React Holiday

Professor Xavier's School for Mutant Arrays

Every array method is unique.

Some modify an array and return the resulting length. Some run a function for every value and return undefined. Others don’t modify anything and return a completely new array.

With 34 methods, there’s a lot to memorize (or search for on StackOverflow).

Fortunately, these methods divide pretty cleanly into two categories: mutating and non-mutating.

Mutating vs Non-Mutating

Mutate is a funny word. Let’s use “modify” instead.

Two methods that let you “add values” to an array are push() and concat() but they do it in different ways.

items.push(“chan”) modifies the array assigned to items — it’s a mutating method.

items.concat(["chan"]) does not modify the array assigned to items — it’s a non-mutating method. Instead it returns the result as a new array.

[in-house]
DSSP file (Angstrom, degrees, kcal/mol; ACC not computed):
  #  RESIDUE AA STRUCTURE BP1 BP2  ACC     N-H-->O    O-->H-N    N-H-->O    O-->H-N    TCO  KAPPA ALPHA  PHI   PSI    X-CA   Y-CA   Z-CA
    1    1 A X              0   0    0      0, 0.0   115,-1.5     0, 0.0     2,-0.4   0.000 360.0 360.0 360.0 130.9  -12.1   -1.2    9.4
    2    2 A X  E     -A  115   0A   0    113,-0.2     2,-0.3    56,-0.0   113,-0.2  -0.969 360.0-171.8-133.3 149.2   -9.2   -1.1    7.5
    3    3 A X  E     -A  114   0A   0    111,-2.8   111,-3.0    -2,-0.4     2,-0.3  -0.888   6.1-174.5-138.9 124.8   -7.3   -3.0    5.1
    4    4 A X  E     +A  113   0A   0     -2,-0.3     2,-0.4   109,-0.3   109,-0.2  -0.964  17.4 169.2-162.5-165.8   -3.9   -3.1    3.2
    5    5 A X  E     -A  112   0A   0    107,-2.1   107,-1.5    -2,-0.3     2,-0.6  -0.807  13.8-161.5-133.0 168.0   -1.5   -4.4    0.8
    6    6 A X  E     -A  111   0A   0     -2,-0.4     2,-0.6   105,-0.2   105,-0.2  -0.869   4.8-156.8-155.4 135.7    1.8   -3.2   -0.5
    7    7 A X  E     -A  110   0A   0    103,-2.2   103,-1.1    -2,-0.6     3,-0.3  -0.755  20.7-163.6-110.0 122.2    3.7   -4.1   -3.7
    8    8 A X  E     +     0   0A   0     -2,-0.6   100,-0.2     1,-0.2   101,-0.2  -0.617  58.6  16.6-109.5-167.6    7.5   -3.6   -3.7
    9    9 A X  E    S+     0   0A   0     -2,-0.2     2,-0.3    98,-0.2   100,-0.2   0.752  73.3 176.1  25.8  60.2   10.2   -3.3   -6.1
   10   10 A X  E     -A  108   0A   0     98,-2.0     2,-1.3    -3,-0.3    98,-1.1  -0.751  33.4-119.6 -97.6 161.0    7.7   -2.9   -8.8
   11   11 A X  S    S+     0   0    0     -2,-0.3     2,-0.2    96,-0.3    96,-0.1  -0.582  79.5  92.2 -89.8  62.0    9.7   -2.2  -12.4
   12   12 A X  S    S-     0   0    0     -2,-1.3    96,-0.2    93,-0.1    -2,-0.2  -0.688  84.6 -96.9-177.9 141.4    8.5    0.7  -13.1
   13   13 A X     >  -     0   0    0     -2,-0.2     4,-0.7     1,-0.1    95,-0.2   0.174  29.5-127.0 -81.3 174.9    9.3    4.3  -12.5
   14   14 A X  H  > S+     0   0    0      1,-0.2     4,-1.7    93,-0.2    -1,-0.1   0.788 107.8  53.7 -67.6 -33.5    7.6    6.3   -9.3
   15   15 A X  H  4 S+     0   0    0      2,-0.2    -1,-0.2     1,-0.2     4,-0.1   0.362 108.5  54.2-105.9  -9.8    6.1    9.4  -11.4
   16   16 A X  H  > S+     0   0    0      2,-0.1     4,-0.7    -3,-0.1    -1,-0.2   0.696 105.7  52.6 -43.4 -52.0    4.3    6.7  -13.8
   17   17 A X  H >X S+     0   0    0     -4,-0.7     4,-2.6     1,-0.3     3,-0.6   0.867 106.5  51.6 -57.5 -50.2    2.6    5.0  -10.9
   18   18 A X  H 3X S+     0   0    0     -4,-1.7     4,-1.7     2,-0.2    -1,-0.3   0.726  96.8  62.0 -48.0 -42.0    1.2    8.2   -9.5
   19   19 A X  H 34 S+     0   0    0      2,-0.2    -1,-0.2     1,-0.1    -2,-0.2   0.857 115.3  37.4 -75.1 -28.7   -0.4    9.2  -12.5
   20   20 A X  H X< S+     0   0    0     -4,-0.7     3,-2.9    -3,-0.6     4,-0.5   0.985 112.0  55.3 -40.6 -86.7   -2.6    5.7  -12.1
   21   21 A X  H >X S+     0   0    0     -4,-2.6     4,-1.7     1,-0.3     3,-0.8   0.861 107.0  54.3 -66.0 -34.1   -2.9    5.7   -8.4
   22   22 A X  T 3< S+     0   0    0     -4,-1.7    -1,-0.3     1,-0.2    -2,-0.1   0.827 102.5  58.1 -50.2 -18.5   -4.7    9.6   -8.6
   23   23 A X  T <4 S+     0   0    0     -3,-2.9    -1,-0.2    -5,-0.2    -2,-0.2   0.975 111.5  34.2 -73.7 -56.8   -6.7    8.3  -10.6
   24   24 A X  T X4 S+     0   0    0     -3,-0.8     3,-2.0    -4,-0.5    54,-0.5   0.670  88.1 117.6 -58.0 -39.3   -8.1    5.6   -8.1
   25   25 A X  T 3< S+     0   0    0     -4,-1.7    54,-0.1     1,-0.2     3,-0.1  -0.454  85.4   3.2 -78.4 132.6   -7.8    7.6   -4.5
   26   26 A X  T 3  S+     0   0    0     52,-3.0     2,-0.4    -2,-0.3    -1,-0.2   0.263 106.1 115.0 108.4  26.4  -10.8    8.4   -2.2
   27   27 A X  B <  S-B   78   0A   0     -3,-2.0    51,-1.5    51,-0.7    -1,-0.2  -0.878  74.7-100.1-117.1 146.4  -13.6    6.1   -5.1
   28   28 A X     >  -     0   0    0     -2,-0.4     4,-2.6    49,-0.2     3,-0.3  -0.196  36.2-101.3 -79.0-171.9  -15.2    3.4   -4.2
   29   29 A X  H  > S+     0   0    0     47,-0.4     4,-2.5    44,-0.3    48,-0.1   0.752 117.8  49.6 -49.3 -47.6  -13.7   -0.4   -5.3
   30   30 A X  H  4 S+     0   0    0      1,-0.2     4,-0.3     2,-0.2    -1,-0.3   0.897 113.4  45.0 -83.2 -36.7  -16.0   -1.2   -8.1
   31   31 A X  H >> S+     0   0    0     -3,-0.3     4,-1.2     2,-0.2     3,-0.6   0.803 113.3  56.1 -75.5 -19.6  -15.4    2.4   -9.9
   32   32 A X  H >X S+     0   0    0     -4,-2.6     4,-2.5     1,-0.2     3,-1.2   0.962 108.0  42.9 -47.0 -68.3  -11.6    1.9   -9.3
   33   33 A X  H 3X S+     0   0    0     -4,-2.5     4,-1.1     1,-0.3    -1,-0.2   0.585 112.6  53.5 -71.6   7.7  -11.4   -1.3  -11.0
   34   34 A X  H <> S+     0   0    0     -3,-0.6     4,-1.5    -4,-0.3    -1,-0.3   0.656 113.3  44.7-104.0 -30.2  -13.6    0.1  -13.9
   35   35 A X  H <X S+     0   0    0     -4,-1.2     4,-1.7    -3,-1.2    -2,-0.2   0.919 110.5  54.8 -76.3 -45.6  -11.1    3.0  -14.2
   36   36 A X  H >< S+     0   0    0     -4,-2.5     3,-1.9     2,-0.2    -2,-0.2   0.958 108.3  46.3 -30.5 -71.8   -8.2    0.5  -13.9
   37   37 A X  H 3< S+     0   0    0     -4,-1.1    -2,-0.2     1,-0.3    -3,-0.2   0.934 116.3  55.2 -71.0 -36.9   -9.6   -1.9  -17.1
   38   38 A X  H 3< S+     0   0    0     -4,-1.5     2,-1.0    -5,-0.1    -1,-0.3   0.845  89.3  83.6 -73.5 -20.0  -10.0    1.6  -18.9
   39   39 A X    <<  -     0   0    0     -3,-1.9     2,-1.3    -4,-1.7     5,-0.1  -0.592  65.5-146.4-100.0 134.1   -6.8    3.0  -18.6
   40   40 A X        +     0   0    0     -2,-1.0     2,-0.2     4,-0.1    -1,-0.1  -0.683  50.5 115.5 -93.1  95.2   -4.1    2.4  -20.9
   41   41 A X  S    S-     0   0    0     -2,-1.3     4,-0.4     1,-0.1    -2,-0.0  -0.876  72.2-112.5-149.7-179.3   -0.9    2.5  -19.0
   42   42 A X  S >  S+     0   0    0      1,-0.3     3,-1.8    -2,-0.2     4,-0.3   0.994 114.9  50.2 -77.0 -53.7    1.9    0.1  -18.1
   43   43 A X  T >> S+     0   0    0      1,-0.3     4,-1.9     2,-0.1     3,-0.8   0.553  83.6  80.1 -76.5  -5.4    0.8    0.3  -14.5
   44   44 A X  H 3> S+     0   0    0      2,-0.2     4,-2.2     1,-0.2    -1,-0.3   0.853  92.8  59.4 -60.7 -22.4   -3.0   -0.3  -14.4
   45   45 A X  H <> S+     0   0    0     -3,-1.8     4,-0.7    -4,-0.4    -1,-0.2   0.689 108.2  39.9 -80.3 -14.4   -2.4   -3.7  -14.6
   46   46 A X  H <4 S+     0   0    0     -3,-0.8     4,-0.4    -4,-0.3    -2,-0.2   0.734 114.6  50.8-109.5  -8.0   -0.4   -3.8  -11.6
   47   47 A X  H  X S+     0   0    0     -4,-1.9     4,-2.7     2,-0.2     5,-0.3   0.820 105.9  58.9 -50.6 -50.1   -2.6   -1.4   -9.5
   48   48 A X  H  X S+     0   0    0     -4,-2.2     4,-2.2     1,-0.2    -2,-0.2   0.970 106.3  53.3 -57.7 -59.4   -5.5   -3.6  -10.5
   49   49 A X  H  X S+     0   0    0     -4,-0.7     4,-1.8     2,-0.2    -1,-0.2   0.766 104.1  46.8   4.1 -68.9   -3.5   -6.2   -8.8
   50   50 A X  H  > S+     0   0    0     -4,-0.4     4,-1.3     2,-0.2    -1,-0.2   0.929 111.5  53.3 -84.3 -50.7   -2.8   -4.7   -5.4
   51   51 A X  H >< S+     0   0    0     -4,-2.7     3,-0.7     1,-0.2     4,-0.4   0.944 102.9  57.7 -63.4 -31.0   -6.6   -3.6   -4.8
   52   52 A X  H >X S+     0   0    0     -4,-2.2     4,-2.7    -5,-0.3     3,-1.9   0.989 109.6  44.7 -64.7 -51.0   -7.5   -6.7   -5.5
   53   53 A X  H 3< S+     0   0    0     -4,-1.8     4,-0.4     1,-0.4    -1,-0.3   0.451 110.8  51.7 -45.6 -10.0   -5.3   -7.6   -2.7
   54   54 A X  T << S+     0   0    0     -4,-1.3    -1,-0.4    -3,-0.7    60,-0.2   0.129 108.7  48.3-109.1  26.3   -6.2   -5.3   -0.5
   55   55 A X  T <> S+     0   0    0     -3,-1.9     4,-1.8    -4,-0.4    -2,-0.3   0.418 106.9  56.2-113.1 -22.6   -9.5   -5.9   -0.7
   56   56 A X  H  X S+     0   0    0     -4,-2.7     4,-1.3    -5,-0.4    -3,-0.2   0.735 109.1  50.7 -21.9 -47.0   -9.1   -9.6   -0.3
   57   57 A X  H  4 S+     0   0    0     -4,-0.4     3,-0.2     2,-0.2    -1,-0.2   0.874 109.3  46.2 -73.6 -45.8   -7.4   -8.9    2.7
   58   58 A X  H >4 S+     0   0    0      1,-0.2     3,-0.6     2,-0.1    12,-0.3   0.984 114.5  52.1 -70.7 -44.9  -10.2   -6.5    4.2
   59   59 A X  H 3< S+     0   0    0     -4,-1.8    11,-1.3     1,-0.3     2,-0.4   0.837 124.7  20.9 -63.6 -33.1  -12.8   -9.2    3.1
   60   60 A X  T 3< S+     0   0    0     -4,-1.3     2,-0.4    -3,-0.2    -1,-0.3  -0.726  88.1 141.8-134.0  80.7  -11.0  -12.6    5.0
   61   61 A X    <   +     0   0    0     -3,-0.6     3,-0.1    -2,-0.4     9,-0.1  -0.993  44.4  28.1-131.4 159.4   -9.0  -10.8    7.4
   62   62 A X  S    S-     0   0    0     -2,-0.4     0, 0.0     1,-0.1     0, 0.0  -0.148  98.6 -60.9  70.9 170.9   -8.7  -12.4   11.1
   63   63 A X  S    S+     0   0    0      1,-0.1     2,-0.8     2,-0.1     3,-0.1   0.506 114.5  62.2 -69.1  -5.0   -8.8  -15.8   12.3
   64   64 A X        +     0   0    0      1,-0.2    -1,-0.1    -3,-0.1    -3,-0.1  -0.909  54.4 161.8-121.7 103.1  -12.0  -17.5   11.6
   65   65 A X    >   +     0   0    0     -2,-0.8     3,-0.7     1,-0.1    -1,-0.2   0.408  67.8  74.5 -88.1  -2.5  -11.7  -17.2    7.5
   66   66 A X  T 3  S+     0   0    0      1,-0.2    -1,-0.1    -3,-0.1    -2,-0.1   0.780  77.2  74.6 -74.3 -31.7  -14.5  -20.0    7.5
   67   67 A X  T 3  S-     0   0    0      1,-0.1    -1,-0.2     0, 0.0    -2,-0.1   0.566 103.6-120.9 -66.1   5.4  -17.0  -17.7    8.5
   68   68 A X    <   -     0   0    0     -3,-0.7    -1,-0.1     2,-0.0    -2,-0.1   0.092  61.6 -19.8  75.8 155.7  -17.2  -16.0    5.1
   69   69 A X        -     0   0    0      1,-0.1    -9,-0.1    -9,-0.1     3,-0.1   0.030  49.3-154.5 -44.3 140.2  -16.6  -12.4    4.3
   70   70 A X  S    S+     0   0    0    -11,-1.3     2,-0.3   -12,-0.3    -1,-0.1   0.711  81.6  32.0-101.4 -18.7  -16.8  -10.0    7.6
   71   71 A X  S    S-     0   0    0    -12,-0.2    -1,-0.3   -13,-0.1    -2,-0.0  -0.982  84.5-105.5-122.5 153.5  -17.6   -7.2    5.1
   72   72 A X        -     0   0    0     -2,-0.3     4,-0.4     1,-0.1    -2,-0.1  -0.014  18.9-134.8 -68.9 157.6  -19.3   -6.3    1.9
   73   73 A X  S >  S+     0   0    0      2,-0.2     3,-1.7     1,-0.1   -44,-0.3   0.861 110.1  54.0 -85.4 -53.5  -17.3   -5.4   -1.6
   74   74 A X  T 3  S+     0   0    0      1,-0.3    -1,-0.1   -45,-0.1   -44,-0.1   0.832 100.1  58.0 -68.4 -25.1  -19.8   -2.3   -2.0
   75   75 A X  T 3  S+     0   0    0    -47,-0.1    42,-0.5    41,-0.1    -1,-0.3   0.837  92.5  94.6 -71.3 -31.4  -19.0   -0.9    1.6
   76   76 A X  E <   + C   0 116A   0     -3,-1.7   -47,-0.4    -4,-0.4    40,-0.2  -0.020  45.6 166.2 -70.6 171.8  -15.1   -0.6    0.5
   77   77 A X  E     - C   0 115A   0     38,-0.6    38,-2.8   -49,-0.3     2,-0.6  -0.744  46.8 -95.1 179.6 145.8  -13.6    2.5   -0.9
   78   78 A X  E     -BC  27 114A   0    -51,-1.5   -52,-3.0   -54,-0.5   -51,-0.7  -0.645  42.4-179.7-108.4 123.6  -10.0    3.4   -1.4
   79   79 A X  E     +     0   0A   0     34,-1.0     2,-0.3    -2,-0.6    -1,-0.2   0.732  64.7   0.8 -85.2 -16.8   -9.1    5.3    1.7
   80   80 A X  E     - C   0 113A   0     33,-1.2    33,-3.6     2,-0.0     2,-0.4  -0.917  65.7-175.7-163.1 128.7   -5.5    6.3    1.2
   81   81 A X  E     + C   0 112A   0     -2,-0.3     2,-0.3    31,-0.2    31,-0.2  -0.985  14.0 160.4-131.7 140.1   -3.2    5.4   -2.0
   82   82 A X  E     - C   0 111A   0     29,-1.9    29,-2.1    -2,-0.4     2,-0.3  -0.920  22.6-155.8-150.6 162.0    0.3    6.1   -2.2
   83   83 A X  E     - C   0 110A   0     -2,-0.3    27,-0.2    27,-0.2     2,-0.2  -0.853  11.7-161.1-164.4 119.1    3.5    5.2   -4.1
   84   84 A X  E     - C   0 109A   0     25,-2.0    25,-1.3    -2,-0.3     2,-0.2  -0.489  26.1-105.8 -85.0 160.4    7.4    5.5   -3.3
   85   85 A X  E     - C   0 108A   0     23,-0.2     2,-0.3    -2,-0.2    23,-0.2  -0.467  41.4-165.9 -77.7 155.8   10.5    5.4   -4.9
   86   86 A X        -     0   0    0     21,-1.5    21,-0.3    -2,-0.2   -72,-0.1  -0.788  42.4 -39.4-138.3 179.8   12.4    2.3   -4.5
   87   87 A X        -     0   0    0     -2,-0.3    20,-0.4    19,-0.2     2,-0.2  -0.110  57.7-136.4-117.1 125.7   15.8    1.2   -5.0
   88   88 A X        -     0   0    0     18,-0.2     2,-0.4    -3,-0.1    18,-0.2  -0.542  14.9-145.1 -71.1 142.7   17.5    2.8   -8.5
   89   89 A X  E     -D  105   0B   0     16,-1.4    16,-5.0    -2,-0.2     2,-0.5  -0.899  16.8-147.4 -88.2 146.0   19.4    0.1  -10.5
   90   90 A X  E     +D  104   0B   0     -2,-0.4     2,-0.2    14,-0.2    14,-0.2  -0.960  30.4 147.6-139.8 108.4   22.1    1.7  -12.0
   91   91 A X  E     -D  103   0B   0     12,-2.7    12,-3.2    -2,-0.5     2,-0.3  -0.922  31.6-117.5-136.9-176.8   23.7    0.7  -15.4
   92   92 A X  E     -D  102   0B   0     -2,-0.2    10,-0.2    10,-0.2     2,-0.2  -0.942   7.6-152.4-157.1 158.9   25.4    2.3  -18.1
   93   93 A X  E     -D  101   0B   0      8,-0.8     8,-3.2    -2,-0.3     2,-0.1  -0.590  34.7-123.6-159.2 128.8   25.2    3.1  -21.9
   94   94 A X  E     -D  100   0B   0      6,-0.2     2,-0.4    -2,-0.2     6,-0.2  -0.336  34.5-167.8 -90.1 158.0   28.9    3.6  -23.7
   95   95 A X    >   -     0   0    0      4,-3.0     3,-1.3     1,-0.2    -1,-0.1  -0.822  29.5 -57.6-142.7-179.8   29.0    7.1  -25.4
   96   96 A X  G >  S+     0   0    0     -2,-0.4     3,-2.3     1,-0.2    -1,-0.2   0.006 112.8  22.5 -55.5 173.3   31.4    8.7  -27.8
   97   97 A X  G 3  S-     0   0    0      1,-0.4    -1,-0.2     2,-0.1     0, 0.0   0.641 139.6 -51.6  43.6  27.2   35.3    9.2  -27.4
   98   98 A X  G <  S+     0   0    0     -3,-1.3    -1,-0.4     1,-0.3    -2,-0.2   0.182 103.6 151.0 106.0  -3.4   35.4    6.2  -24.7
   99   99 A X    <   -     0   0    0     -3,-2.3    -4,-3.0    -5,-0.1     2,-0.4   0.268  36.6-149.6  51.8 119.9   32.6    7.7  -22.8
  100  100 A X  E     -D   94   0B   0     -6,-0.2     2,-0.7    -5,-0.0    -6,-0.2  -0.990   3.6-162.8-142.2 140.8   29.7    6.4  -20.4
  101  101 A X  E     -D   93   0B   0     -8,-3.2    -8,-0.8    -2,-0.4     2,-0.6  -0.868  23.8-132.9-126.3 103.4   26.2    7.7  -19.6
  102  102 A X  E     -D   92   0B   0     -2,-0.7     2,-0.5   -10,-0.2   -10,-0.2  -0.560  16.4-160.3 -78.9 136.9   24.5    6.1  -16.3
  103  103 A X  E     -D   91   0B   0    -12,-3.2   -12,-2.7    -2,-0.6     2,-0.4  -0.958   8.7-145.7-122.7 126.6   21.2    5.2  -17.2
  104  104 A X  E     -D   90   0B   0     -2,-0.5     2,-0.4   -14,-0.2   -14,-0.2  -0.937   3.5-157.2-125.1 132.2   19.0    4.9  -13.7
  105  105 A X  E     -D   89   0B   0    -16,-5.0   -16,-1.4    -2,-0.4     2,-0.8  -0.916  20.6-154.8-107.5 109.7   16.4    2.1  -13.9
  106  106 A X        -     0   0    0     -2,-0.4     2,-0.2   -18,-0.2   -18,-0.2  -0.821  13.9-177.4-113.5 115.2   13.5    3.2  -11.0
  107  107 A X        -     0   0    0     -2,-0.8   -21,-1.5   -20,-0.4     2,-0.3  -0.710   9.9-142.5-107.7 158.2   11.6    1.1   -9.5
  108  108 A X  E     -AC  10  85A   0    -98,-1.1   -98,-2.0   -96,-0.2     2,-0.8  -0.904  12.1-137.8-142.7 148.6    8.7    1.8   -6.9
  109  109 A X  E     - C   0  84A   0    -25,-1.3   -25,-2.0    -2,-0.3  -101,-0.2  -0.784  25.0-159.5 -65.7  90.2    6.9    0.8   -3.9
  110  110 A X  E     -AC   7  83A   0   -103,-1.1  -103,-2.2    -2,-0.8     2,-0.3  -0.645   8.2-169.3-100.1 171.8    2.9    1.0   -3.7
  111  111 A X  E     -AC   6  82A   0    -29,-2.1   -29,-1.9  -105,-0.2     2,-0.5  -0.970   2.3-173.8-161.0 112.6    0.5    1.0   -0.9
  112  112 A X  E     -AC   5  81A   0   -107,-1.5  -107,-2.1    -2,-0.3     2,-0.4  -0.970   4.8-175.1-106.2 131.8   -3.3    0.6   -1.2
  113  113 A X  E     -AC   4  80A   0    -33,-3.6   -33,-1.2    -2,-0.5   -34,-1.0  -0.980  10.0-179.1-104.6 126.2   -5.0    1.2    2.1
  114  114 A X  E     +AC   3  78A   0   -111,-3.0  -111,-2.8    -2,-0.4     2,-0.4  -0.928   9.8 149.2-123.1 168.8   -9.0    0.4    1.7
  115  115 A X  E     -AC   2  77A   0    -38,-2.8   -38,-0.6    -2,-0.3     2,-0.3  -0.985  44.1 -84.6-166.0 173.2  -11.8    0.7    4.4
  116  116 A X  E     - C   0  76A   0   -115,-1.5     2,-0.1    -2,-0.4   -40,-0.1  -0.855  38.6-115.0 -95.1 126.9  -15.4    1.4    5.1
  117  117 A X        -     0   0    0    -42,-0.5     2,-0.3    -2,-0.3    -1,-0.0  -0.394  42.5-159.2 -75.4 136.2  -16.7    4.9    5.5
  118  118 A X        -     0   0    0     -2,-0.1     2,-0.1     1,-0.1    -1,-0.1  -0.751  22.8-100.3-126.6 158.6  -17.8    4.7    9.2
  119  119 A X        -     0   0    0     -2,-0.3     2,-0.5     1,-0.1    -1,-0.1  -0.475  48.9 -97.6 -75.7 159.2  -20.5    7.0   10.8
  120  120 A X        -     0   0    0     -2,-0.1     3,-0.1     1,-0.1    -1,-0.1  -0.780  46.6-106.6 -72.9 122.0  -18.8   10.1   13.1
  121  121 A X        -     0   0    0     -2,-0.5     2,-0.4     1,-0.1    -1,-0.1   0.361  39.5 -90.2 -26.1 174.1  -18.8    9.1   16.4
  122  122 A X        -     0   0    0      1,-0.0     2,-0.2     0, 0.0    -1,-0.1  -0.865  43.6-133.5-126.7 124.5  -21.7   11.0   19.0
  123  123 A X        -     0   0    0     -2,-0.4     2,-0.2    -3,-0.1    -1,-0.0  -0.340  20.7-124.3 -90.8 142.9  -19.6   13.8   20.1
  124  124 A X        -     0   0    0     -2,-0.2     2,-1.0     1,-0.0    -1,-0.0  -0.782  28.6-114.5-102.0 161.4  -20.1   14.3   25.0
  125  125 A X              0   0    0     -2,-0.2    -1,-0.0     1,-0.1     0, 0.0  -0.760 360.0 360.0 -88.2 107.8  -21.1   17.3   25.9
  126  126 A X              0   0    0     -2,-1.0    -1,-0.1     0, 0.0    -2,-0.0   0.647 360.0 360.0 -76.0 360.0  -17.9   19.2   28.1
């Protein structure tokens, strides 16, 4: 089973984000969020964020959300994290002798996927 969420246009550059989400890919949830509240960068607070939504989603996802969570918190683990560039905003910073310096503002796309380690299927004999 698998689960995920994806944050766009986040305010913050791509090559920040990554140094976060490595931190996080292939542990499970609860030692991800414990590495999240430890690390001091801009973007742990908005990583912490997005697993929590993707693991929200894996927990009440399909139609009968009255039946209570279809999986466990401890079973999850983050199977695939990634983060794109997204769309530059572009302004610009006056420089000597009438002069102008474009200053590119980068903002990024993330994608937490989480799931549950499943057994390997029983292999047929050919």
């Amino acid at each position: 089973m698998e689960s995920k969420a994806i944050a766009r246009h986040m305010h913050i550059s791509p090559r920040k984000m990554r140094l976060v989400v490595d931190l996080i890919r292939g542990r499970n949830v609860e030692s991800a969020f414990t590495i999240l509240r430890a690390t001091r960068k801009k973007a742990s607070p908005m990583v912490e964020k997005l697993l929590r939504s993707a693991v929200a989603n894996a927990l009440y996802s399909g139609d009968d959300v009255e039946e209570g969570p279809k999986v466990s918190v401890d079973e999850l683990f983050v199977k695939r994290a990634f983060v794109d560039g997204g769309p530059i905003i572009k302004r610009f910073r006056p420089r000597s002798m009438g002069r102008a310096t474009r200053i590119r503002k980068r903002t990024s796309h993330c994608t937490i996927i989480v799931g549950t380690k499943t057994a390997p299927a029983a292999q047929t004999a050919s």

React Favors Immutability

Immuta-what-are-bees? 🐝

React favors functions and methods that don’t modify arrays and objects but — istead — return new ones.

So, you’ll see a methods like slice, join, map, filter, reduce, and concat used a lot. And you won’t see much forEach, push, unshift, and splice.

Take it home

List the Array methods you frequently use. Do these methods modify data (mutating) or do they operate on their array instances without modifying the data (non-mutating)?

Check out this tool Matt Sutkowski recommended in our Discord. It’ll help you answer the questions above:

Also, join us in Discord 😁